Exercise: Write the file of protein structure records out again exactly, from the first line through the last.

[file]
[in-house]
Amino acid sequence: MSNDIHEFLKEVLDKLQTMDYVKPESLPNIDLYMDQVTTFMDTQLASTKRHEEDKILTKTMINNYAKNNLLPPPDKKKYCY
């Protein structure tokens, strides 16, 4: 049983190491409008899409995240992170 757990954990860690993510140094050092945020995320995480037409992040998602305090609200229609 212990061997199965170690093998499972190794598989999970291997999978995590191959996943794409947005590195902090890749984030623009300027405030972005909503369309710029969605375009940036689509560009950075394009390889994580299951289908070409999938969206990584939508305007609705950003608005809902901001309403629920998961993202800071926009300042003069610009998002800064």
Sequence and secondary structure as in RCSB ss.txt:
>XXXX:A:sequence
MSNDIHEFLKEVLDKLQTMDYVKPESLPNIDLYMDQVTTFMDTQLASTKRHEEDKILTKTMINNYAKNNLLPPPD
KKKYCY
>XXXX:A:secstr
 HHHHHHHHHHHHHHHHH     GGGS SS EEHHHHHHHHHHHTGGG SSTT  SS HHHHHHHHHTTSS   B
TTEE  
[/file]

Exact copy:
[in-house]
Amino acid sequence: MSNDIHEFLKEVLDKLQTMDYVKPESLPNIDLYMDQVTTFMDTQLASTKRHEEDKILTKTMINNYAKNNLLPPPDKKKYCY
């Protein structure tokens, strides 16, 4: 049983190491409008899409995240992170 757990954990860690993510140094050092945020995320995480037409992040998602305090609200229609 212990061997199965170690093998499972190794598989999970291997999978995590191959996943794409947005590195902090890749984030623009300027405030972005909503369309710029969605375009940036689509560009950075394009390889994580299951289908070409999938969206990584939508305007609705950003608005809902901001309403629920998961993202800071926009300042003069610009998002800064």
Sequence and secondary structure as in RCSB ss.txt:
>XXXX:A:sequence
MSNDIHEFLKEVLDKLQTMDYVKPESLPNIDLYMDQVTTFMDTQLASTKRHEEDKILTKTMINNYAKNNLLPPPD
KKKYCY
>XXXX:A:secstr
 HHHHHHHHHHHHHHHHH     GGGS SS EEHHHHHHHHHHHTGGG SSTT  SS HHHHHHHHHTTSS   B
TTEE  